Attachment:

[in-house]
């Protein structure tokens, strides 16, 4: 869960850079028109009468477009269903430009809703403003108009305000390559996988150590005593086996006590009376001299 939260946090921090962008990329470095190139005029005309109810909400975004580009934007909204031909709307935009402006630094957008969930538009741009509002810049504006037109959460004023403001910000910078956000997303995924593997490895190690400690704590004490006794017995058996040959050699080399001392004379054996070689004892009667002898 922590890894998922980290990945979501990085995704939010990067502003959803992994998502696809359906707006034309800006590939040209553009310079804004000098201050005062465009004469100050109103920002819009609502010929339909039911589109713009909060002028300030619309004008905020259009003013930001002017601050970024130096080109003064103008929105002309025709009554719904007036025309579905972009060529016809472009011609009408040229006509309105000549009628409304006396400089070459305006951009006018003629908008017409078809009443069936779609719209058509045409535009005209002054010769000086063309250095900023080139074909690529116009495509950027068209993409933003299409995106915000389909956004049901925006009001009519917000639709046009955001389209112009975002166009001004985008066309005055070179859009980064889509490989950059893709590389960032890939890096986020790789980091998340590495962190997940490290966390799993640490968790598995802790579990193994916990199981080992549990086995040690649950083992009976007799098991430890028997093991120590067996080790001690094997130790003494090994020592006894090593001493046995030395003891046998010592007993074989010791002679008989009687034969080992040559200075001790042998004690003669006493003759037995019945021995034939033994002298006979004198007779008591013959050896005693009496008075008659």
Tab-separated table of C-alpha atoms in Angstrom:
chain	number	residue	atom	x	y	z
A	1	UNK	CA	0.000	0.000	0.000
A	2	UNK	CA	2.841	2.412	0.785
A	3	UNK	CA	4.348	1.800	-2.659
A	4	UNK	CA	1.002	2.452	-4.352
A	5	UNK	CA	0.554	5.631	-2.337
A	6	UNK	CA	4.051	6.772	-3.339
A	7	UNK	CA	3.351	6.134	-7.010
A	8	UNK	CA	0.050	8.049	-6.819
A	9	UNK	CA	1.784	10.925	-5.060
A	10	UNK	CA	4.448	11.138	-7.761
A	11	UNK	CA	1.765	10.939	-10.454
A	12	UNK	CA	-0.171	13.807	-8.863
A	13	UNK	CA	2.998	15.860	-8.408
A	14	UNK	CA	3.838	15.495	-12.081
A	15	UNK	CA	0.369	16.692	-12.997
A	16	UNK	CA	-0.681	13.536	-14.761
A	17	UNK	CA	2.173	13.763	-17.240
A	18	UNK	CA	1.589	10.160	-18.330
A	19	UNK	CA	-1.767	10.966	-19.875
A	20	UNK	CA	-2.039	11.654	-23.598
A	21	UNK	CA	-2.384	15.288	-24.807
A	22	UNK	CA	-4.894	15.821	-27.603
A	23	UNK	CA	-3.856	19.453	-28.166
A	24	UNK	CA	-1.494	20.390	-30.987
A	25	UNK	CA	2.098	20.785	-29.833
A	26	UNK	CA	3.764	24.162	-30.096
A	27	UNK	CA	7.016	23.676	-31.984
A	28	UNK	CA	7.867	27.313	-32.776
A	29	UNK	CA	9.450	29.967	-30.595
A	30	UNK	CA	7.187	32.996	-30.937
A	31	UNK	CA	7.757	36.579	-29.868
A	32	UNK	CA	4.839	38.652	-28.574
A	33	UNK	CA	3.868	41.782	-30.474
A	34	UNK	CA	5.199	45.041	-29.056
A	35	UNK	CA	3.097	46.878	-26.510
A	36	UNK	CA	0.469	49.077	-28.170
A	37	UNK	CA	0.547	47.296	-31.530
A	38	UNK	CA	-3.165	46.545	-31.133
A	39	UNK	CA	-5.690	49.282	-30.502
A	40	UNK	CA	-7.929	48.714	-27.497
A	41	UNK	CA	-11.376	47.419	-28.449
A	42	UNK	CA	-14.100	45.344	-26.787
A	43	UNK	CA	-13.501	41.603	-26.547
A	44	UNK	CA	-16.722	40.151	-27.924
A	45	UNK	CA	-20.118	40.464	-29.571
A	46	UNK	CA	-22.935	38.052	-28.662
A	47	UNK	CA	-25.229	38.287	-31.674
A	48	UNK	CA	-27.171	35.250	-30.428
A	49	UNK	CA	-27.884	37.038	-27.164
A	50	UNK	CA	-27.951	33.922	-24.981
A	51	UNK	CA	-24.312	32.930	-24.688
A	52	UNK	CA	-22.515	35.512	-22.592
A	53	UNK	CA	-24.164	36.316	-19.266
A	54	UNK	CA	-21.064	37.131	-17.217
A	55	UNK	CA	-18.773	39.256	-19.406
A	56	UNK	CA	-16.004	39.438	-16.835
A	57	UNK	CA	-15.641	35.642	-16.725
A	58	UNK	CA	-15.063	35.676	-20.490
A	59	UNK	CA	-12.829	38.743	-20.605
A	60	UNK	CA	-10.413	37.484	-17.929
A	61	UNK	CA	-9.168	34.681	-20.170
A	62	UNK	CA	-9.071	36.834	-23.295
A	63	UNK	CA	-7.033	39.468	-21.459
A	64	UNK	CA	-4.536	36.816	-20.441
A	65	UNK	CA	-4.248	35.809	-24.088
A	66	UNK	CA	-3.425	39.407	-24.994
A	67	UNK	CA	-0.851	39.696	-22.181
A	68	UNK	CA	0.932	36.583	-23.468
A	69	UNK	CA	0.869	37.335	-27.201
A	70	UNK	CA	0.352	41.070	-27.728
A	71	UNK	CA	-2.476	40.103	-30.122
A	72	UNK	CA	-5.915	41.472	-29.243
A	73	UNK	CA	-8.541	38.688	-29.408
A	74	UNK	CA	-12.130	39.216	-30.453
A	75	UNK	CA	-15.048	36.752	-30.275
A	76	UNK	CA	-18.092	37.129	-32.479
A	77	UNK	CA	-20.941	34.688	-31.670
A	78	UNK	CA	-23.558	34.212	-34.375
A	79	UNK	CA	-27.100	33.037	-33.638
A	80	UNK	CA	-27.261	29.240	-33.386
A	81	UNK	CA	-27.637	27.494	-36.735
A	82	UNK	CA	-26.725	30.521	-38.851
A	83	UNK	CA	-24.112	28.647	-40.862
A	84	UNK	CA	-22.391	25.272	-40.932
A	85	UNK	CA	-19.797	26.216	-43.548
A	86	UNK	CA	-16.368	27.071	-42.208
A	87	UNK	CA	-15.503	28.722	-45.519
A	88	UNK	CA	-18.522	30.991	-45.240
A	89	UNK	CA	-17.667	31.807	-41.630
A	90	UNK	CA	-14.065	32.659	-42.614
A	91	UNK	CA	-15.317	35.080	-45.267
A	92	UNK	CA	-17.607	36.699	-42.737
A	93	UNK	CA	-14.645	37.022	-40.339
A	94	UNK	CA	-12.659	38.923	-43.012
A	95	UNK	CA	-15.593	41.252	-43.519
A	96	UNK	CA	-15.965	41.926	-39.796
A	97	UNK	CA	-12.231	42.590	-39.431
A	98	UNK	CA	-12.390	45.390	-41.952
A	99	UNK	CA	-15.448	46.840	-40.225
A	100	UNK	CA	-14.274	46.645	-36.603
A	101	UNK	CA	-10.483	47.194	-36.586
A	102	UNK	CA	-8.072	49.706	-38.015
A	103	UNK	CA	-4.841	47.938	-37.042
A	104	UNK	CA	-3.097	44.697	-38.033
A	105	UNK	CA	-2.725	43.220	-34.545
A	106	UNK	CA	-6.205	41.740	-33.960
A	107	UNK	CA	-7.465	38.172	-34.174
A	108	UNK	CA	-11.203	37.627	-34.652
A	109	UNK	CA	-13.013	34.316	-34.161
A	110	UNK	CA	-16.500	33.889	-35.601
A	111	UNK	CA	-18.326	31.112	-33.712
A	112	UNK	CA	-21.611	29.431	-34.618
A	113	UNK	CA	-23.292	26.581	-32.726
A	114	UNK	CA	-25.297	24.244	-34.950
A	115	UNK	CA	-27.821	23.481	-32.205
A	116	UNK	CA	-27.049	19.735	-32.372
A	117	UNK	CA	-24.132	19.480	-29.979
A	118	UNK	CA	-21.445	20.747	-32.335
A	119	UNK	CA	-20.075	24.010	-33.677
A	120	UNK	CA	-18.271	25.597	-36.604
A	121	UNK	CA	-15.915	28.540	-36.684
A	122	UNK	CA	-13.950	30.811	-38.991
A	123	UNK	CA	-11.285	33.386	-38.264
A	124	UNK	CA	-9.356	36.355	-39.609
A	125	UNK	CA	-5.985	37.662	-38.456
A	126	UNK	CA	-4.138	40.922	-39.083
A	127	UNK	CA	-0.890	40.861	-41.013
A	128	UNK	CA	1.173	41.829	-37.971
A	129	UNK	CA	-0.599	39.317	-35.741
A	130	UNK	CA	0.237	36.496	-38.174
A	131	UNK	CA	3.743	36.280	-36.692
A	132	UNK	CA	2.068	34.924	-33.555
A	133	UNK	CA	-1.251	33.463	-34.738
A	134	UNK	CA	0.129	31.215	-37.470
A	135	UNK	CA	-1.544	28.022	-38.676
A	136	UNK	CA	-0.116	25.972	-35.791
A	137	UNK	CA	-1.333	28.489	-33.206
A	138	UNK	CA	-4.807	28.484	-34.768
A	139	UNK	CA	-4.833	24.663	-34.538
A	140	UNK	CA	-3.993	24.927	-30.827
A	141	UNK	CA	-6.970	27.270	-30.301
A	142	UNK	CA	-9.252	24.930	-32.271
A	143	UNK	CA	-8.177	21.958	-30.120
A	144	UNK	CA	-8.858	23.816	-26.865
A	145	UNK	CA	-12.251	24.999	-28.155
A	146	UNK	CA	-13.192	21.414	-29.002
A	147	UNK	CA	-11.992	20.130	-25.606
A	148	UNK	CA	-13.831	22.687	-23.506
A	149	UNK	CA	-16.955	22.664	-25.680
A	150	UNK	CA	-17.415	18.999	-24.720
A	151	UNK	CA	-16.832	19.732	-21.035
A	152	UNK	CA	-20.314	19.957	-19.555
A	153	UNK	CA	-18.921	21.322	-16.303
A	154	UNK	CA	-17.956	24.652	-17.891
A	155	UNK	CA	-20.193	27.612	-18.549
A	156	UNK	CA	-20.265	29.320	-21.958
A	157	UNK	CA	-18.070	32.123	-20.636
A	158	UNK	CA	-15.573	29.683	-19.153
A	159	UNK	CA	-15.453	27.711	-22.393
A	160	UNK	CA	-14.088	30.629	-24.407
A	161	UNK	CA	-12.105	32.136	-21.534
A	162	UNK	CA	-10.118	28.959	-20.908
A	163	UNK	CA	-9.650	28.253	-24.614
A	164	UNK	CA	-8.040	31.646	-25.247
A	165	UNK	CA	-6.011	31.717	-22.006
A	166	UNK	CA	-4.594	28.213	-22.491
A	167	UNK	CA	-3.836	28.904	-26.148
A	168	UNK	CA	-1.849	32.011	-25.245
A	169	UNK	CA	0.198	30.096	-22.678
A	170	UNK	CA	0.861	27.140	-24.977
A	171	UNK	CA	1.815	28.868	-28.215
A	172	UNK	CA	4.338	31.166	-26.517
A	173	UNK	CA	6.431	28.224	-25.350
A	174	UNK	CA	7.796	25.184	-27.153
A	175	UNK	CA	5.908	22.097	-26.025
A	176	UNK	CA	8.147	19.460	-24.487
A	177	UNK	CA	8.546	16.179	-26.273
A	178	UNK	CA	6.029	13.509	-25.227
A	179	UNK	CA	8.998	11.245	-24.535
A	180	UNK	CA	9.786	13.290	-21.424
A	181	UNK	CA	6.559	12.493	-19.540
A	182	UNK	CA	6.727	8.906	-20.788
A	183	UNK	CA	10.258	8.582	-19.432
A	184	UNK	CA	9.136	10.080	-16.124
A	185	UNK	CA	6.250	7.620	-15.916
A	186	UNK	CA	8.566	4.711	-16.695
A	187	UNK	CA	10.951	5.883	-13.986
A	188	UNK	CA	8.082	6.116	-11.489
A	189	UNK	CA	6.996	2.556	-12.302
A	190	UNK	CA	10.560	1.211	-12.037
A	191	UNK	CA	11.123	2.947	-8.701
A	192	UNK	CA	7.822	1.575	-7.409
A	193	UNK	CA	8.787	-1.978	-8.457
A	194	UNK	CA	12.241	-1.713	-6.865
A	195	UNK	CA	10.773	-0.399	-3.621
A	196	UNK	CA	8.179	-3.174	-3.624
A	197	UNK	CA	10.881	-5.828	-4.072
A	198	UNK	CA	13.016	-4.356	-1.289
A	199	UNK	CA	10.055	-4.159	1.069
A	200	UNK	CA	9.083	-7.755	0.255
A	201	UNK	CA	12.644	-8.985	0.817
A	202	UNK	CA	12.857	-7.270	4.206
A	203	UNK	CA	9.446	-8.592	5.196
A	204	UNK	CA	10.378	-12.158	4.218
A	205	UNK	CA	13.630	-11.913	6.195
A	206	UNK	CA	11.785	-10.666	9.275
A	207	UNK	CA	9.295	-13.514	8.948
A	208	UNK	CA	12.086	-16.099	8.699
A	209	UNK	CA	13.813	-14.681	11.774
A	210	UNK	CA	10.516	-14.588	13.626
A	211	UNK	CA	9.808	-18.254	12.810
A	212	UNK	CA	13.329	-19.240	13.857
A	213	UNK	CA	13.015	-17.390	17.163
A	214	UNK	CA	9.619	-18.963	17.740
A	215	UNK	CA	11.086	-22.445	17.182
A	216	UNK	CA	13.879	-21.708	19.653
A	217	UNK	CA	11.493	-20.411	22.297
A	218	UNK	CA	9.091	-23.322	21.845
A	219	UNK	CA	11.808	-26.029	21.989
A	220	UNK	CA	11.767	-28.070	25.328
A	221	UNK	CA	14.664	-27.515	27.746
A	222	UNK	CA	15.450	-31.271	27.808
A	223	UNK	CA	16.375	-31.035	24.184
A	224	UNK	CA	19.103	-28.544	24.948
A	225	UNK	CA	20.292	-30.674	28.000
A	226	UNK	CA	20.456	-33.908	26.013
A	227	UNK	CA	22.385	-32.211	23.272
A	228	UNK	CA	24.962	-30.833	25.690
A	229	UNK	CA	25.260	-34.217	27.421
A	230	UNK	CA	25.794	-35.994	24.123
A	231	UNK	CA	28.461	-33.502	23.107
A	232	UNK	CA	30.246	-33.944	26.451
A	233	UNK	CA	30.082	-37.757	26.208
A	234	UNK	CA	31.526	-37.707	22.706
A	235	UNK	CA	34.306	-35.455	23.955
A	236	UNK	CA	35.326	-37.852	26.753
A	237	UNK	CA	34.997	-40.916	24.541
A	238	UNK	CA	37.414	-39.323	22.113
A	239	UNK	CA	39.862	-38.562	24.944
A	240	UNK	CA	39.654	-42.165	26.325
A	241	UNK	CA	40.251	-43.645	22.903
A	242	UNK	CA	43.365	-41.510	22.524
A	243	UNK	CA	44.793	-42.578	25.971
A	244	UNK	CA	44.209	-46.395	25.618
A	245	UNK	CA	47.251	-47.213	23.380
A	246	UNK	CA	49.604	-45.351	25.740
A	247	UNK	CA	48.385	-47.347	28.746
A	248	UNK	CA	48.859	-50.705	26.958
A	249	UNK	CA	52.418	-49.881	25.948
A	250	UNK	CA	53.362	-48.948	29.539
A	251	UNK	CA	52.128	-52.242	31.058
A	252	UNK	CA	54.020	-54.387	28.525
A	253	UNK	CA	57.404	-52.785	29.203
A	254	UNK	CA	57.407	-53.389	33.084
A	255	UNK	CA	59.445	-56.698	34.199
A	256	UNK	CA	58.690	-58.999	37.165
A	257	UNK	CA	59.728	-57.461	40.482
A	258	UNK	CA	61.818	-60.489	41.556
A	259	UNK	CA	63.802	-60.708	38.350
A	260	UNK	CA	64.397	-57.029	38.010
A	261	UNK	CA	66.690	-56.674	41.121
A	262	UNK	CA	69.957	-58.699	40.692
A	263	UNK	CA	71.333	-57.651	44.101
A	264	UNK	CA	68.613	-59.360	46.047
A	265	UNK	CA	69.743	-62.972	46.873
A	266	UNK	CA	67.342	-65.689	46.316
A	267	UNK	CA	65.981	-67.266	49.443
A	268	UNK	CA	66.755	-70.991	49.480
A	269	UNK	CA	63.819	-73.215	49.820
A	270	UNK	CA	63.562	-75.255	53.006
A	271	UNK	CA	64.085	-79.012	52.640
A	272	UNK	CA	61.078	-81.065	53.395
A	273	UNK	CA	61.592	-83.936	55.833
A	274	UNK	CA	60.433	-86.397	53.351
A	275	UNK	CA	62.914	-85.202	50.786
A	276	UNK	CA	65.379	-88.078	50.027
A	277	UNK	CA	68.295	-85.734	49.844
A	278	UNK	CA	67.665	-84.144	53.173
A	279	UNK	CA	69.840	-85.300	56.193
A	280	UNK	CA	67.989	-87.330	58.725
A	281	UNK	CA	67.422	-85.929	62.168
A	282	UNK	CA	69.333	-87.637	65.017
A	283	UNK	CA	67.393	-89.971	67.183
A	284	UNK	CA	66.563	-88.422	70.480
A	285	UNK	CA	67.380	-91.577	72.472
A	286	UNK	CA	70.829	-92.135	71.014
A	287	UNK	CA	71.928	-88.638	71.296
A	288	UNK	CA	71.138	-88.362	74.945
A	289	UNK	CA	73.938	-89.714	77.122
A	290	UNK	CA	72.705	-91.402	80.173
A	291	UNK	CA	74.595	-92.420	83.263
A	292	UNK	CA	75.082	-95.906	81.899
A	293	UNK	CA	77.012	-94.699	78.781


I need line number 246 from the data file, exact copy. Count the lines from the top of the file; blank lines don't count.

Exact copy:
A	242	UNK	CA	43.365	-41.510	22.524